When you drink decaf coffee every day, this is what happens to your body

Coffee is a drug, thanks to the caffeine that makes coffee what it is. And while coffee connoisseurs might balk at the idea of having decaf, those of us who want to drink coffee but don't want the hassle of staying up all night or getting the shakes (from drinking too much coffee) might consider decaf to be the next best thing.

Drinking regular coffee on a regular basis and drinking decaf daily throws up different health concerns. While the concern surrounding coffee is related to sensitivity towards caffeine, are there health risks that pop up when you drink decaf coffee every day?

We've come a long way from the time Ludwig Roselius invented the original decaffeinating process, which involved immersing green, unroasted beans in water, then using benzene to extract the caffeine. There are different decaffeinating processes today; some make use of water while others use methylene chloride and ethyl acetate. These chemicals can sound alarming because methylene chloride could harm your lungs if it is inhaled, but most of it is destroyed when the beans are roasted, so the chemicals don't trigger any physical side effects — and you're not inhaling them anyway (via LiveStrong).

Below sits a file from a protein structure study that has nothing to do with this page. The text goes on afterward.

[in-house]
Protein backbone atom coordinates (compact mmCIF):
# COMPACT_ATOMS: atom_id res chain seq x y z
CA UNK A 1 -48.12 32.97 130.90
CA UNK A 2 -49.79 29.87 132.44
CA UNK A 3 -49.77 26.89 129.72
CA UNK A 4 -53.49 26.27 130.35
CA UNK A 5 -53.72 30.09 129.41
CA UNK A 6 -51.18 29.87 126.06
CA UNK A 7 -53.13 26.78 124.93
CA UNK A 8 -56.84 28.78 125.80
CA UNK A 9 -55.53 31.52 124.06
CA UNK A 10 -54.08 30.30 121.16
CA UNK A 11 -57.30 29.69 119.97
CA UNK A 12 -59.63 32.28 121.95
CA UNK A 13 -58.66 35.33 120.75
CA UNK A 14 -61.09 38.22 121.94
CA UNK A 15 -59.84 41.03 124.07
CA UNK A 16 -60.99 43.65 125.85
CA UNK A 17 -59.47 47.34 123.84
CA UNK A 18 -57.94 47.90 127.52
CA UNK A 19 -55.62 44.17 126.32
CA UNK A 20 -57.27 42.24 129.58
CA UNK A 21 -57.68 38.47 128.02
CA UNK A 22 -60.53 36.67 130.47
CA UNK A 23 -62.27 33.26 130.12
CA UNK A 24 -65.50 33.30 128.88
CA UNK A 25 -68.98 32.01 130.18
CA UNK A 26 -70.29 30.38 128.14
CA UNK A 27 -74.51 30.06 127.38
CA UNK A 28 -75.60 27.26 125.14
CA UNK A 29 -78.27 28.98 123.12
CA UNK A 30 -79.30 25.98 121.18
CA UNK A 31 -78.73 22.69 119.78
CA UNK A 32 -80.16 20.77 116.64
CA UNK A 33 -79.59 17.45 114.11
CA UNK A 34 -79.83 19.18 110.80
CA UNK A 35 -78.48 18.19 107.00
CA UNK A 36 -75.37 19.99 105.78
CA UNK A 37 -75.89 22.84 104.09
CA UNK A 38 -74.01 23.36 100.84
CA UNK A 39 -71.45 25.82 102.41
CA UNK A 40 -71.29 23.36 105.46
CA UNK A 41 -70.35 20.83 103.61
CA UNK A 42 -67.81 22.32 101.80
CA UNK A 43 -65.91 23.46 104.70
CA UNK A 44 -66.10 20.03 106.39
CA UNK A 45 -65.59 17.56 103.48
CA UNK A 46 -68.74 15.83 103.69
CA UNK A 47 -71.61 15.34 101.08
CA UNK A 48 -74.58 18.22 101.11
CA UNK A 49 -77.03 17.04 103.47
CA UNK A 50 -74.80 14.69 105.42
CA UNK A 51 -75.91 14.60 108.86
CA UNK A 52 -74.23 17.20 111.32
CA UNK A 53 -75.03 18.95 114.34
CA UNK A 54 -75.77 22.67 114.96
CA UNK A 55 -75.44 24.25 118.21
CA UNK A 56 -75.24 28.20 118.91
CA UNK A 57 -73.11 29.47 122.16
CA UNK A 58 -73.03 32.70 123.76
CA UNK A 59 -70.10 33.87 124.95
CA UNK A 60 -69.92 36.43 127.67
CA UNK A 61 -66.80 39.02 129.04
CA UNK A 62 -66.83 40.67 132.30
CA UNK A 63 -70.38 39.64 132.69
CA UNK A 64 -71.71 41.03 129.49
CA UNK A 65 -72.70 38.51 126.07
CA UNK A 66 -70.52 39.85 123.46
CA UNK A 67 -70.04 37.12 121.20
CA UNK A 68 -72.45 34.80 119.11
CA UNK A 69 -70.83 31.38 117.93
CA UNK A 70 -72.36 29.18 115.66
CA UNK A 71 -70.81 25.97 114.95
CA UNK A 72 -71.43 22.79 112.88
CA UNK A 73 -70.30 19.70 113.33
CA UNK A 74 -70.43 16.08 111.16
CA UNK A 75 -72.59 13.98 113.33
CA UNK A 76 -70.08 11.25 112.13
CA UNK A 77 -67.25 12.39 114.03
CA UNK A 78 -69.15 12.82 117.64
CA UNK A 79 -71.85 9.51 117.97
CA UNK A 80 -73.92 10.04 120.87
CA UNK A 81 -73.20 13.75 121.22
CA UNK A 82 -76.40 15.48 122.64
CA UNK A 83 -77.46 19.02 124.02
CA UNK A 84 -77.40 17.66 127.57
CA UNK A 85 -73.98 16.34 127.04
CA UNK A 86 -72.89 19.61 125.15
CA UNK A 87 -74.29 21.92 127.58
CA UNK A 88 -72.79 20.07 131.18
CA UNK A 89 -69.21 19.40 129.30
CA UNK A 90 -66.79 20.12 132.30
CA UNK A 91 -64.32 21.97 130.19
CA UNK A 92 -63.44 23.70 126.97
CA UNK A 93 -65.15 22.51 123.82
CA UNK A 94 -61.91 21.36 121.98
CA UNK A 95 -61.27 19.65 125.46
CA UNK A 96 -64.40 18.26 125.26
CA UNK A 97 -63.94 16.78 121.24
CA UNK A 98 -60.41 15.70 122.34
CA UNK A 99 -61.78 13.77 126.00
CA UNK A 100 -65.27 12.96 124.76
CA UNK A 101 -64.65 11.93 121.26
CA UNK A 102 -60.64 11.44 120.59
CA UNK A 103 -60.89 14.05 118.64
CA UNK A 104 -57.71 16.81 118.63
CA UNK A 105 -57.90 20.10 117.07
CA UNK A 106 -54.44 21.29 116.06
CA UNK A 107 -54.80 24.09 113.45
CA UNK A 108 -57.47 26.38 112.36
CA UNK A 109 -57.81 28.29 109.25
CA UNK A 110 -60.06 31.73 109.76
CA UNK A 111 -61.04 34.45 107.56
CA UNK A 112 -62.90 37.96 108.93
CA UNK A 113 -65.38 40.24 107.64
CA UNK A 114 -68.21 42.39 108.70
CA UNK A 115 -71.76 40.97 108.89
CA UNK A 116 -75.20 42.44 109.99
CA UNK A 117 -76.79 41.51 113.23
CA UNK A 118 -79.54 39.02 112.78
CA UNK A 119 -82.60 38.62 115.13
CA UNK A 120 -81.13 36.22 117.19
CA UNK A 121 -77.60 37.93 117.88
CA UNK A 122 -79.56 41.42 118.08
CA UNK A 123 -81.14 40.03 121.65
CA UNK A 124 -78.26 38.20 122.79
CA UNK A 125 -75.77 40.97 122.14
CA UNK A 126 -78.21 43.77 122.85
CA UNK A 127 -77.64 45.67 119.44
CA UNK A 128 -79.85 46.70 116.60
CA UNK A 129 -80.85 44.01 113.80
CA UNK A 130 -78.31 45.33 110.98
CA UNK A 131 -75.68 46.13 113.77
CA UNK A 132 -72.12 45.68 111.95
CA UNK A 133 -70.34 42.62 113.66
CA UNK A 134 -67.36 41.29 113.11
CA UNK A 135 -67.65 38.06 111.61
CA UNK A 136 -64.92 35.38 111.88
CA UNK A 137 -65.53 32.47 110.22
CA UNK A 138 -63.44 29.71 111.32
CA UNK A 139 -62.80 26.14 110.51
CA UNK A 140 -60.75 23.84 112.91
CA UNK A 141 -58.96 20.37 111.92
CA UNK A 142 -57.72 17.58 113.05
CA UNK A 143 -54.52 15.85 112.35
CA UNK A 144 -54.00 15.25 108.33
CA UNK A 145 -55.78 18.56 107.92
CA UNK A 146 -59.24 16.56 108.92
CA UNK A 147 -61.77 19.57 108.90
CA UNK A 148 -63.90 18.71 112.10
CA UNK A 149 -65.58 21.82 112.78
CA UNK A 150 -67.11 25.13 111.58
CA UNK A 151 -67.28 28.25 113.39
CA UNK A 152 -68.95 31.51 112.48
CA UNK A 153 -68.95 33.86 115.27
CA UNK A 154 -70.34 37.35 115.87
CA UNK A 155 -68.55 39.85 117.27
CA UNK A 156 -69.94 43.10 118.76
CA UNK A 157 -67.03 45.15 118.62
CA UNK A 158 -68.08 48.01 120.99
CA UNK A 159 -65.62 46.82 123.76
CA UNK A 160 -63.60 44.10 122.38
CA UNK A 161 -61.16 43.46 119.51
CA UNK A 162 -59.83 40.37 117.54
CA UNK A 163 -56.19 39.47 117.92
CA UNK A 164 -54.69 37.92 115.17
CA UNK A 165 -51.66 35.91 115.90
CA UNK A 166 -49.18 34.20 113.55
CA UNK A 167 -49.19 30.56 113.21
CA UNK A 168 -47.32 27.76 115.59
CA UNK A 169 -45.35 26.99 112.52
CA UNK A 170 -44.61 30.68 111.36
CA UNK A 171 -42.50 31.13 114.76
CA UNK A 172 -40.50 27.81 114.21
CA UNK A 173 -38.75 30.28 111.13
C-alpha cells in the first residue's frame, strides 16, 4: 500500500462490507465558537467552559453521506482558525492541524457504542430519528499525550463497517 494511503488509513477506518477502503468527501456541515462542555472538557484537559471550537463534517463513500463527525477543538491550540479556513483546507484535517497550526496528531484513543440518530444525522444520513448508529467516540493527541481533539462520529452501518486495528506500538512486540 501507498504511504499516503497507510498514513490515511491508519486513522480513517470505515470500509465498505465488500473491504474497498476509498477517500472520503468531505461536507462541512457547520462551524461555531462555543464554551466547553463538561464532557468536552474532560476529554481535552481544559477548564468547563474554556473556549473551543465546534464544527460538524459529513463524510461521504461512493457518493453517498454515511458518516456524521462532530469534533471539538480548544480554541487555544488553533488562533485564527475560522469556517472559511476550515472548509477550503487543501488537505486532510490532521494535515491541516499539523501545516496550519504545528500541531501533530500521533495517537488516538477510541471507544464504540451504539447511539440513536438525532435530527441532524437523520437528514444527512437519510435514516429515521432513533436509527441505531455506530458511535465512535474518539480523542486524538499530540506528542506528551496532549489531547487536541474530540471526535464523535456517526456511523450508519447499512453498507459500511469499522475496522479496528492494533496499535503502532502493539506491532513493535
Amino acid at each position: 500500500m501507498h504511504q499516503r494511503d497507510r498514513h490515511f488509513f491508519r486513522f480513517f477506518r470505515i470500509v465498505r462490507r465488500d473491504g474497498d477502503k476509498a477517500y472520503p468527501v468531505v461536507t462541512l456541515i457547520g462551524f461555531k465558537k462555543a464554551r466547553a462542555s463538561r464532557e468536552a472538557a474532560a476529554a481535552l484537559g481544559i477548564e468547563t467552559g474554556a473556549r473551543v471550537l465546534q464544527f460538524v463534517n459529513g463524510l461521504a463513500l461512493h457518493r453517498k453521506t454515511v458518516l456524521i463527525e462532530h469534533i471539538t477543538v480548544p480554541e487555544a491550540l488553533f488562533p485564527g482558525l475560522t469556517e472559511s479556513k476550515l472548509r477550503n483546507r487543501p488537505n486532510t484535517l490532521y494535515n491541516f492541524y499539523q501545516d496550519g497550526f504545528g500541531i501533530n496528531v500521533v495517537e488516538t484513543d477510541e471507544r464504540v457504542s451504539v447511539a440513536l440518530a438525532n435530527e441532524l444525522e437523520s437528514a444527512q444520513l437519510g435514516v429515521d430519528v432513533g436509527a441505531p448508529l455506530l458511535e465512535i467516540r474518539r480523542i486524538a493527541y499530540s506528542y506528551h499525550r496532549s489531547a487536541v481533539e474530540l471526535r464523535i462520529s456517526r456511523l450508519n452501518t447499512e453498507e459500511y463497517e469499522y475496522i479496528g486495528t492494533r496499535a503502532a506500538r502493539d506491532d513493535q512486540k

Decaf coffee does have health benefits

Keep in mind that just because you've decided to switch to decaf, that doesn't mean you are completely caffeine-free. In order for coffee to be considered decaf, it has to have its caffeine levels lowered by as much as 97 percent, and Healthline says decaf can still contain as much as 7 mg of caffeine, as opposed to regular coffee, which can have between 70 to 140 mg. However, even though the decaffeination process might leave some caffeine behind, it doesn't strip coffee of its valuable antioxidants either, and these will benefit you if you drink decaf coffee on a daily basis.

Studies have shown that long-term coffee drinkers may experience a lower risk of developing several types of cancer, type 2 diabetes, heart disease, depression, and Parkinson's disease. But coffee isn't for everyone, and it has also been known to trigger jitteriness, anxiety, and insomnia (via Harvard). If you react badly to coffee, picking up the habit of drinking decaffeinated coffee daily is a good option, because the brew offers similar health benefits that its more high-octane sibling does, but without the side effects that caffeine might trigger.